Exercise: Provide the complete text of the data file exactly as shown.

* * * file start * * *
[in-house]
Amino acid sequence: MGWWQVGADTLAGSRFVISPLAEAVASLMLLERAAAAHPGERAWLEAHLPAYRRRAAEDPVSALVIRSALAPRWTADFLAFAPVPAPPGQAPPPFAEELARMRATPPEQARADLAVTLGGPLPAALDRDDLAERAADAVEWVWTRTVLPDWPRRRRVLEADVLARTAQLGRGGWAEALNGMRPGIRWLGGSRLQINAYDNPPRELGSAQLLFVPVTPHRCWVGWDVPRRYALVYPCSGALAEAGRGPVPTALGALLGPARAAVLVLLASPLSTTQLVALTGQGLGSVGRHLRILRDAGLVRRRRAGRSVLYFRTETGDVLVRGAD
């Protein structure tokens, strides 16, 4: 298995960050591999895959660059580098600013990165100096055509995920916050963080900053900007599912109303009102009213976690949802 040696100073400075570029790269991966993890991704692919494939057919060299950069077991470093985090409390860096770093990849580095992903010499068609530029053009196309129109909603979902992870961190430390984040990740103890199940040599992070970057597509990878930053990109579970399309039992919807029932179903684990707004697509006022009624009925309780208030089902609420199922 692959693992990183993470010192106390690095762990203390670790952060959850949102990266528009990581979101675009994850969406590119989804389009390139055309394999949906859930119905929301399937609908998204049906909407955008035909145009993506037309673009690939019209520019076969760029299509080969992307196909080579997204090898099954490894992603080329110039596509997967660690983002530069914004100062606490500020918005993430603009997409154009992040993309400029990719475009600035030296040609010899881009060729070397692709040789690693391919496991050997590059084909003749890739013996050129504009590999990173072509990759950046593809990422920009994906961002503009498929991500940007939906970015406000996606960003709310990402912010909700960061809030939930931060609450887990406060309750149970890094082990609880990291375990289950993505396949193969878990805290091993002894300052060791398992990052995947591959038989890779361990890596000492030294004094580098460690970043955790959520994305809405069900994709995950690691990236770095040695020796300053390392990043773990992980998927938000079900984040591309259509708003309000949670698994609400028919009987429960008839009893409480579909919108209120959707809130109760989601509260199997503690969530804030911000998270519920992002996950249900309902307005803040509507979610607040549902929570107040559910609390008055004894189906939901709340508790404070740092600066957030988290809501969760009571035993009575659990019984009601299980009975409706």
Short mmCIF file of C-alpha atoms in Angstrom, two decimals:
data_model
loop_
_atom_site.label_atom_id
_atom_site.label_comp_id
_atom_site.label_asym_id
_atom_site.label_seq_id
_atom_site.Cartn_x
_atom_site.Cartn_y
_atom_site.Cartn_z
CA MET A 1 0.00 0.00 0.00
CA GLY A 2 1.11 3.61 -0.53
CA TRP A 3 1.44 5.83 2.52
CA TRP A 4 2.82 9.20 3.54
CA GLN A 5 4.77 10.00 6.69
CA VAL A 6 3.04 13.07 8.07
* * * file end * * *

[in-house]
Amino acid sequence: MGWWQVGADTLAGSRFVISPLAEAVASLMLLERAAAAHPGERAWLEAHLPAYRRRAAEDPVSALVIRSALAPRWTADFLAFAPVPAPPGQAPPPFAEELARMRATPPEQARADLAVTLGGPLPAALDRDDLAERAADAVEWVWTRTVLPDWPRRRRVLEADVLARTAQLGRGGWAEALNGMRPGIRWLGGSRLQINAYDNPPRELGSAQLLFVPVTPHRCWVGWDVPRRYALVYPCSGALAEAGRGPVPTALGALLGPARAAVLVLLASPLSTTQLVALTGQGLGSVGRHLRILRDAGLVRRRRAGRSVLYFRTETGDVLVRGAD
């Protein structure tokens, strides 16, 4: 298995960050591999895959660059580098600013990165100096055509995920916050963080900053900007599912109303009102009213976690949802 040696100073400075570029790269991966993890991704692919494939057919060299950069077991470093985090409390860096770093990849580095992903010499068609530029053009196309129109909603979902992870961190430390984040990740103890199940040599992070970057597509990878930053990109579970399309039992919807029932179903684990707004697509006022009624009925309780208030089902609420199922 692959693992990183993470010192106390690095762990203390670790952060959850949102990266528009990581979101675009994850969406590119989804389009390139055309394999949906859930119905929301399937609908998204049906909407955008035909145009993506037309673009690939019209520019076969760029299509080969992307196909080579997204090898099954490894992603080329110039596509997967660690983002530069914004100062606490500020918005993430603009997409154009992040993309400029990719475009600035030296040609010899881009060729070397692709040789690693391919496991050997590059084909003749890739013996050129504009590999990173072509990759950046593809990422920009994906961002503009498929991500940007939906970015406000996606960003709310990402912010909700960061809030939930931060609450887990406060309750149970890094082990609880990291375990289950993505396949193969878990805290091993002894300052060791398992990052995947591959038989890779361990890596000492030294004094580098460690970043955790959520994305809405069900994709995950690691990236770095040695020796300053390392990043773990992980998927938000079900984040591309259509708003309000949670698994609400028919009987429960008839009893409480579909919108209120959707809130109760989601509260199997503690969530804030911000998270519920992002996950249900309902307005803040509507979610607040549902929570107040559910609390008055004894189906939901709340508790404070740092600066957030988290809501969760009571035993009575659990019984009601299980009975409706």
Short mmCIF file of C-alpha atoms in Angstrom, two decimals:
data_model
loop_
_atom_site.label_atom_id
_atom_site.label_comp_id
_atom_site.label_asym_id
_atom_site.label_seq_id
_atom_site.Cartn_x
_atom_site.Cartn_y
_atom_site.Cartn_z
CA MET A 1 0.00 0.00 0.00
CA GLY A 2 1.11 3.61 -0.53
CA TRP A 3 1.44 5.83 2.52
CA TRP A 4 2.82 9.20 3.54
CA GLN A 5 4.77 10.00 6.69
CA VAL A 6 3.04 13.07 8.07